1. Cut open the fish bag and pour the animals and some of the water from the bag into the catch cup so the fish are completely covered in water. 2. The catch cup should be filled with aquarium water. If the water level gets too high, pour some water out of the container. 3. After 15 minutes, add more aquarium water so the water is doubled again. 4. After 10 minutes, add aquarium water to make the water double again. 5. Set the fish aside in a container and net them.

You can also do drip acclimation using lengths of airline tubing. This is a slower process. If fish are racing around in the catch container, you can help calm them by making the room darker and/or covering it with a towel.

5. Breeding

An air stone, check valve and airline tubing can be added to your DIY breeder box. To keep the specimen container warm, hang it inside the aquarium. Then add the airstone to ensure that the fish have enough oxygen. You can then place a few fish inside the aquarium to increase the likelihood of them mating. This setup is also useful for hatching fish eggs. Finally, you can temporarily raise newborn fry inside a catch cup without worrying that they (or the tiny foods you feed them) will escape. To provide shelter for them, add a clump java moss and other live plants. You should also regularly clean the water from their catch cup with a turkey baster.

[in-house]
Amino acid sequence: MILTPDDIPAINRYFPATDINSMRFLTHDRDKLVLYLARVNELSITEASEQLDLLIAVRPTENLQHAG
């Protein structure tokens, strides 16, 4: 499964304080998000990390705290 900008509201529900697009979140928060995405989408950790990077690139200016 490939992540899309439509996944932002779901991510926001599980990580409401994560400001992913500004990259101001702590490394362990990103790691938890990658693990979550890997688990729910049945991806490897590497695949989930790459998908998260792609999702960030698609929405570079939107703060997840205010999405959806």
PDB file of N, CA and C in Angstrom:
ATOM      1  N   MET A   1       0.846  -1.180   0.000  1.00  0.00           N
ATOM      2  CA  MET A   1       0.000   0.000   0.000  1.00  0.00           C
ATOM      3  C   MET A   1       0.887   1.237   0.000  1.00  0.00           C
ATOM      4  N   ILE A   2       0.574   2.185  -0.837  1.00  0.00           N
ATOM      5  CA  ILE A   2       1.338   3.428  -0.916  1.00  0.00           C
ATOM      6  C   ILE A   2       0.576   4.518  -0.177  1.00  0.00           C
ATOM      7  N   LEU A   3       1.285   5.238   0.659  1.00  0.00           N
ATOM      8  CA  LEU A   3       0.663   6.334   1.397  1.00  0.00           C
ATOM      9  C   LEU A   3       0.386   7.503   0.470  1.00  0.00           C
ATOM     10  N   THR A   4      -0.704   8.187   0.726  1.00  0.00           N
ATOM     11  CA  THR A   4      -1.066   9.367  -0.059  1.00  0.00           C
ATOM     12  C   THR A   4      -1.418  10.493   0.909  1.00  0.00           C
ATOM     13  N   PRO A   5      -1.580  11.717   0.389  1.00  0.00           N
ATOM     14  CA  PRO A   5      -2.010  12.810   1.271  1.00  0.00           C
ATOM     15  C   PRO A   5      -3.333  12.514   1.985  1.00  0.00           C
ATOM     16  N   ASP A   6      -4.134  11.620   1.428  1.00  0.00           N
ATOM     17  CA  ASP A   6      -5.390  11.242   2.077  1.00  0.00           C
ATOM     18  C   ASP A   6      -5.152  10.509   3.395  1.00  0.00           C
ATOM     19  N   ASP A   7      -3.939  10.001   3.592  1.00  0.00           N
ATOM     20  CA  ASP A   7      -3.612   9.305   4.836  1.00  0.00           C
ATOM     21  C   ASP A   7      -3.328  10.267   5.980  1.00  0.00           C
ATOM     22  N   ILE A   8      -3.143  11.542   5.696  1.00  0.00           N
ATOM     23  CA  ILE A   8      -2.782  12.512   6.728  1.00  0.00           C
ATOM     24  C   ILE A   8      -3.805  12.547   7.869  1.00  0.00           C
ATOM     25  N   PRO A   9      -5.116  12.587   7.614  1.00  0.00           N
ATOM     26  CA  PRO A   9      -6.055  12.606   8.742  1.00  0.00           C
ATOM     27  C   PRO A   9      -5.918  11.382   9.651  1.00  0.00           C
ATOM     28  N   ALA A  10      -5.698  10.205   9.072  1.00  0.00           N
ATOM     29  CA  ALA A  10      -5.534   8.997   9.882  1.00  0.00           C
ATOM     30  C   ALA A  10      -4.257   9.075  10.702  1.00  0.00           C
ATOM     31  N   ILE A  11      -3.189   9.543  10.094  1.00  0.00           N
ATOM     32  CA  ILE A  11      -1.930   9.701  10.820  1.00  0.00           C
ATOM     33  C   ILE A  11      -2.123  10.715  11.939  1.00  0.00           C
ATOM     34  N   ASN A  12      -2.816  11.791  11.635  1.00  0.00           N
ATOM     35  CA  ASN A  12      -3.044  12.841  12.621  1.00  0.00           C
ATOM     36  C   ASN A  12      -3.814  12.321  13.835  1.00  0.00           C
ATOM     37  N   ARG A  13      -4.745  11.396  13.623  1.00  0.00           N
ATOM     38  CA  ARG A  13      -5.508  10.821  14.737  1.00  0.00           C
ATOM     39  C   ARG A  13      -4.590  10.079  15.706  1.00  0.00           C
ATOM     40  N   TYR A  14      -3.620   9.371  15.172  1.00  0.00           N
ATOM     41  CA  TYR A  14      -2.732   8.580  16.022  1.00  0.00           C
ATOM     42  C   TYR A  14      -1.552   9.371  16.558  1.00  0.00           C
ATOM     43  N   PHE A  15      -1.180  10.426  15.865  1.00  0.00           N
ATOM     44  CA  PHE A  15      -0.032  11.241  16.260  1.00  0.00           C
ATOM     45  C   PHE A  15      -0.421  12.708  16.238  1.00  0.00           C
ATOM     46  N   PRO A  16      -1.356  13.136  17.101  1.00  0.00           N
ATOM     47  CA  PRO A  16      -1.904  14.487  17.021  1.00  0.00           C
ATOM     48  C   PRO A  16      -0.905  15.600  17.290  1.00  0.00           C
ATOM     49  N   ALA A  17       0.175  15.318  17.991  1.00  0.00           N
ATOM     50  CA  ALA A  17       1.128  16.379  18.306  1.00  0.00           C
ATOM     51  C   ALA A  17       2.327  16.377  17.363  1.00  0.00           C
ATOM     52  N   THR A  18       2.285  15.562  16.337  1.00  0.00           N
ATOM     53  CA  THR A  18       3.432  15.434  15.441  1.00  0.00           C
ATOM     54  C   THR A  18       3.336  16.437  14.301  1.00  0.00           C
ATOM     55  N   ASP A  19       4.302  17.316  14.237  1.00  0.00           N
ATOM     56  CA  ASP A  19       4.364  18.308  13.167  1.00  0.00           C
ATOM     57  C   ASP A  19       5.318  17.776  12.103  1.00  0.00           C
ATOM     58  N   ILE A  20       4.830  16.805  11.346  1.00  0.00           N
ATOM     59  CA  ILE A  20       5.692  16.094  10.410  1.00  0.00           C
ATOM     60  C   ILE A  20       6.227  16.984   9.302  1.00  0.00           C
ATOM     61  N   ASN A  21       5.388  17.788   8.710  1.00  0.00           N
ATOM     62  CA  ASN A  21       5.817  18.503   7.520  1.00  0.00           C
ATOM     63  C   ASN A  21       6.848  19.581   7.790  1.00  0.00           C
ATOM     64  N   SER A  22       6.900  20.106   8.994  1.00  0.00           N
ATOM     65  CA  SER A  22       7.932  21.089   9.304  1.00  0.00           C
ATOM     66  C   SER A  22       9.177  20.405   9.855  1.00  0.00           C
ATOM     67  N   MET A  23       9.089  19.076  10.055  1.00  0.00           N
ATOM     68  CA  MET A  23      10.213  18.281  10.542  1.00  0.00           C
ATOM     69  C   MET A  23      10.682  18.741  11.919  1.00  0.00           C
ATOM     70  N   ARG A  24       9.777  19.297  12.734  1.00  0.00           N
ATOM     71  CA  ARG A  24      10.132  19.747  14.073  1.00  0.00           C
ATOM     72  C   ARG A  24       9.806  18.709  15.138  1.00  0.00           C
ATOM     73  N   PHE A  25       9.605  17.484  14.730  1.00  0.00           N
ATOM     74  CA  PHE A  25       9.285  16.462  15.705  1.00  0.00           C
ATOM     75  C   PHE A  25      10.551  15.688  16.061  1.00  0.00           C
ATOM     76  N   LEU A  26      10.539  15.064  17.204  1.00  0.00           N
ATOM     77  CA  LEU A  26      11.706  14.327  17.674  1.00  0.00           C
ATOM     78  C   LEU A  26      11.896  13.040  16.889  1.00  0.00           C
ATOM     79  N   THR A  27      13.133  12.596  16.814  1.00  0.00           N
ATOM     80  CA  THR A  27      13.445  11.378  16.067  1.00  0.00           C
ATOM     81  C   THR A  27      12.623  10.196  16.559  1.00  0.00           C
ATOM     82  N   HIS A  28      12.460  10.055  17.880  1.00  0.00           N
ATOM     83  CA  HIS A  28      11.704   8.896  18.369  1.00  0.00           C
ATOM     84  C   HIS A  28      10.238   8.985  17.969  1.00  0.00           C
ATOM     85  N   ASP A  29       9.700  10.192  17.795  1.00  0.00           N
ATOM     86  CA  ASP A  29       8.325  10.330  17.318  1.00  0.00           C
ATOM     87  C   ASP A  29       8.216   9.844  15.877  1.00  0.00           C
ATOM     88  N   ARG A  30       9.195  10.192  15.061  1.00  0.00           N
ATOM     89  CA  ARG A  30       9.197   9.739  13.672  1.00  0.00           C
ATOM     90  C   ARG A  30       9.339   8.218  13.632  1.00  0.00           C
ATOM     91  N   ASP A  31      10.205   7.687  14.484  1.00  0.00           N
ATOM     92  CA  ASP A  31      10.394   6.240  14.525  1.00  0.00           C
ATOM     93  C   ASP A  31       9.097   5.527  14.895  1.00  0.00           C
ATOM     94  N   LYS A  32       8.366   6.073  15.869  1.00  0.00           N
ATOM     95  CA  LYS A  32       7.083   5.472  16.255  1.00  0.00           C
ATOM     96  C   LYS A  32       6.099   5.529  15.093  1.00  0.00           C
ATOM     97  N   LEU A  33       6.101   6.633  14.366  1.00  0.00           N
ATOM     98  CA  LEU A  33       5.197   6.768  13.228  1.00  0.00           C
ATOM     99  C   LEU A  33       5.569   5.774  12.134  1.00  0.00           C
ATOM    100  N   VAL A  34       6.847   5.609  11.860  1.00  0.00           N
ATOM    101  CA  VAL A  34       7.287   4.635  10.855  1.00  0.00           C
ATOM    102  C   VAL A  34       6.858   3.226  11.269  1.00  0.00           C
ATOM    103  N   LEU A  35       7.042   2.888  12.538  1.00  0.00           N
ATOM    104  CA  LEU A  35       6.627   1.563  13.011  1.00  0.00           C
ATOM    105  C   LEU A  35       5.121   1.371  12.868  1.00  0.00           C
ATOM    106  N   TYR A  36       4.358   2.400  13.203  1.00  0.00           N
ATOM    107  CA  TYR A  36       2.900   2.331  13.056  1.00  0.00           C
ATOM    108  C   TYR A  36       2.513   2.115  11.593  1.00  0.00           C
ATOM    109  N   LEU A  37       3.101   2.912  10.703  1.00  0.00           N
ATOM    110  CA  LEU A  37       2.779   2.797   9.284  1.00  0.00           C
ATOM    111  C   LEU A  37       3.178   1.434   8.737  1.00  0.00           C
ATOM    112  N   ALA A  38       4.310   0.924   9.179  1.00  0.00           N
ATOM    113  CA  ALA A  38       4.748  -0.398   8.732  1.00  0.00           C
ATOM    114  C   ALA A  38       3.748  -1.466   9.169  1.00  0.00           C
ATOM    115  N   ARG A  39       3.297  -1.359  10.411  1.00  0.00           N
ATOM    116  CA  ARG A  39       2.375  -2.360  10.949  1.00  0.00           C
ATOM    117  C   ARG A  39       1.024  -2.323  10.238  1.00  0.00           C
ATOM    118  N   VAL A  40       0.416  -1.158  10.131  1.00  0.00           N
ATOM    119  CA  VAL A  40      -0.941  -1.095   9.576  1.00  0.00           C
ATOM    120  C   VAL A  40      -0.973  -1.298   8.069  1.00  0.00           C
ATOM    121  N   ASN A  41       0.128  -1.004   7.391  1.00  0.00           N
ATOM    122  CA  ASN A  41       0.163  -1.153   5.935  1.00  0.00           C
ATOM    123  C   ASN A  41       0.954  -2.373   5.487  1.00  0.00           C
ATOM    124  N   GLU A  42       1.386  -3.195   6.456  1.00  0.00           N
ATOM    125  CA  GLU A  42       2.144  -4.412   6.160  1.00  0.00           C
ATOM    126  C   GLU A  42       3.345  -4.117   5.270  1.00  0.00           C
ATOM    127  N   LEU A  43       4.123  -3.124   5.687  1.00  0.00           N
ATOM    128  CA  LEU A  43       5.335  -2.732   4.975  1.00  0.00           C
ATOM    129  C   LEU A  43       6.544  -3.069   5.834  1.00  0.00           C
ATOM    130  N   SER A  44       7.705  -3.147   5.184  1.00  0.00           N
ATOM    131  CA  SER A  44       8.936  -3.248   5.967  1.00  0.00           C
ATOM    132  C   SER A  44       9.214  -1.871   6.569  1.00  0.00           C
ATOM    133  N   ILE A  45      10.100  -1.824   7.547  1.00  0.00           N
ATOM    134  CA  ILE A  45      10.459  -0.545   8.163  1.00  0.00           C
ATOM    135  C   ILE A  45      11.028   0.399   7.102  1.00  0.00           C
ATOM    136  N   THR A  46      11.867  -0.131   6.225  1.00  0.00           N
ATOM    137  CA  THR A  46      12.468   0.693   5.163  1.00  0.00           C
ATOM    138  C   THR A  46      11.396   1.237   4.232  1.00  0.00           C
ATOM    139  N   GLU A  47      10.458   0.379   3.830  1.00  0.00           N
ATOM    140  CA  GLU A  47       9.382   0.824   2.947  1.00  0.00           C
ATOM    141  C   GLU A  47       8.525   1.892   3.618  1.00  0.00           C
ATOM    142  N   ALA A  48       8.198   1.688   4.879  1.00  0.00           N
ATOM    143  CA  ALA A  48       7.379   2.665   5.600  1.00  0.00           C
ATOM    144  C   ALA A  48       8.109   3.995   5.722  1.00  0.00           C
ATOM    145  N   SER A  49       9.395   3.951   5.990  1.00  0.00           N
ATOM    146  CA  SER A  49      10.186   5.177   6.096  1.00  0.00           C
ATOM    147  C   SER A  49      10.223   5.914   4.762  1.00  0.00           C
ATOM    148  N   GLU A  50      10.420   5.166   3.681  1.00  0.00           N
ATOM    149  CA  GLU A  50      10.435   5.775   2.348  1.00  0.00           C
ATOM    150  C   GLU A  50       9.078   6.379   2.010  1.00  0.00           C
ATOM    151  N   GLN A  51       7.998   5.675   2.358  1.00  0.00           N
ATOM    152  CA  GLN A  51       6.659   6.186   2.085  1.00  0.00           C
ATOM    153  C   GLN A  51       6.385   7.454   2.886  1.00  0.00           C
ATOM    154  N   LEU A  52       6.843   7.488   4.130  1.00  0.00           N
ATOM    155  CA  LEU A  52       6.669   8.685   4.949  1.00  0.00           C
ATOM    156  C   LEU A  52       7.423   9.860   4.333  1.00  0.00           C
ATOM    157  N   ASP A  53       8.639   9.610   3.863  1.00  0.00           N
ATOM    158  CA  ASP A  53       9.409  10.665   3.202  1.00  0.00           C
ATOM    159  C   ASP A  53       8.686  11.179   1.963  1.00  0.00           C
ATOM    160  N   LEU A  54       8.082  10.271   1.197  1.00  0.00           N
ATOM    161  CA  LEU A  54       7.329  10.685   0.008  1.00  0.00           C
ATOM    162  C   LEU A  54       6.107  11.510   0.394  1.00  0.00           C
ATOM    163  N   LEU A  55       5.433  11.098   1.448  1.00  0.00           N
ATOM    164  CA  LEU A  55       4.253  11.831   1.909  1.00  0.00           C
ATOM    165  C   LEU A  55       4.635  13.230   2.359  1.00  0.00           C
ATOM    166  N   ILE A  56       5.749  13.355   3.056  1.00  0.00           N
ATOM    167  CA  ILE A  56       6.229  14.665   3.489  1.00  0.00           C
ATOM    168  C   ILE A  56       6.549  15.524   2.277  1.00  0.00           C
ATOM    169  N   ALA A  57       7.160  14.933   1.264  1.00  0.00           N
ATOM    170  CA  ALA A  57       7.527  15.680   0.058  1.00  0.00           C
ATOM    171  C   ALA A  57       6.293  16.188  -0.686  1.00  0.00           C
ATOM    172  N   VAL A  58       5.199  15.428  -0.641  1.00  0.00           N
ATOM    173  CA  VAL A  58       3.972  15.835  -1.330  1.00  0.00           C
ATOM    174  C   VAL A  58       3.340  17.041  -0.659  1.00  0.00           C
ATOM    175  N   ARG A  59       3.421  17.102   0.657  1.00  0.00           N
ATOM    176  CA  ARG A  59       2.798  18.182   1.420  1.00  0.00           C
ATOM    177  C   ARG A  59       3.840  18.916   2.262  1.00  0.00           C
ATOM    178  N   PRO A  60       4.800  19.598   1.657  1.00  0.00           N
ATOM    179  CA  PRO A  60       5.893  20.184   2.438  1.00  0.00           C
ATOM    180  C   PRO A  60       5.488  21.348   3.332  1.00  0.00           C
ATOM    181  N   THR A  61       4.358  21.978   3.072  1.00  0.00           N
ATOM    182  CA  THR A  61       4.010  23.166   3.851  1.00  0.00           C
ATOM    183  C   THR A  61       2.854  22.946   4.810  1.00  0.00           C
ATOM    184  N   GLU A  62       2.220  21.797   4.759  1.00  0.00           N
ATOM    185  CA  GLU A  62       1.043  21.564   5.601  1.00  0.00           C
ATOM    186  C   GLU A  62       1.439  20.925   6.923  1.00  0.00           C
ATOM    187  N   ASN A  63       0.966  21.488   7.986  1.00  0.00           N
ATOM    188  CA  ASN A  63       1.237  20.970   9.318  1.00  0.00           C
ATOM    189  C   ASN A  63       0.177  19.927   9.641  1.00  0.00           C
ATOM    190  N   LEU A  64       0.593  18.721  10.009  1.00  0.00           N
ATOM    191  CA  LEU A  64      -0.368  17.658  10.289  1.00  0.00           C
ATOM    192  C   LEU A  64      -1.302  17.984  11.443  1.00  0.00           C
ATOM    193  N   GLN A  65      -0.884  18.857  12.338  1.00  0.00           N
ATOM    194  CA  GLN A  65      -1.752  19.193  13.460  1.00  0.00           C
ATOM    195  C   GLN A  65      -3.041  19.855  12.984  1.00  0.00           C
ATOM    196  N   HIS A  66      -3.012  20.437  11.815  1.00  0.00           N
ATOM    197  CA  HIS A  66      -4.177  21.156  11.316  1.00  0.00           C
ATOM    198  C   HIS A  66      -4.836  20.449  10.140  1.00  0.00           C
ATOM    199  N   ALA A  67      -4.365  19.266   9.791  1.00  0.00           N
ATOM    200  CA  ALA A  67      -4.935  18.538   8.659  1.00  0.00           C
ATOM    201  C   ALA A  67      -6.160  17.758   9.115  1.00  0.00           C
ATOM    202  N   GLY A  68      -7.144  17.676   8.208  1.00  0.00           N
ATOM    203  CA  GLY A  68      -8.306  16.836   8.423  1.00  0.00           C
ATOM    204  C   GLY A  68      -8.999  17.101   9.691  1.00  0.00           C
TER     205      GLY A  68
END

6. Isolation

You may have to temporarily seperate one fish from the others in several situations. Female mollies, guppies and other livebearers who are about to give birth might appreciate a calm, peaceful environment for their babies. A “birthing room” can be set up to protect the fry from being eaten by larger fish immediately. Additionally, a clump or plants will help the babies hide from their momma.

You could also isolate fish with unusual symptoms or injuries. If you have a fish that is sick or injured, it’s a good idea to keep them in a container with an air stone. This will allow you to closely monitor their health and treat any problems with medication. Read the entire article for more information about treating fish diseases.

7. Mealtime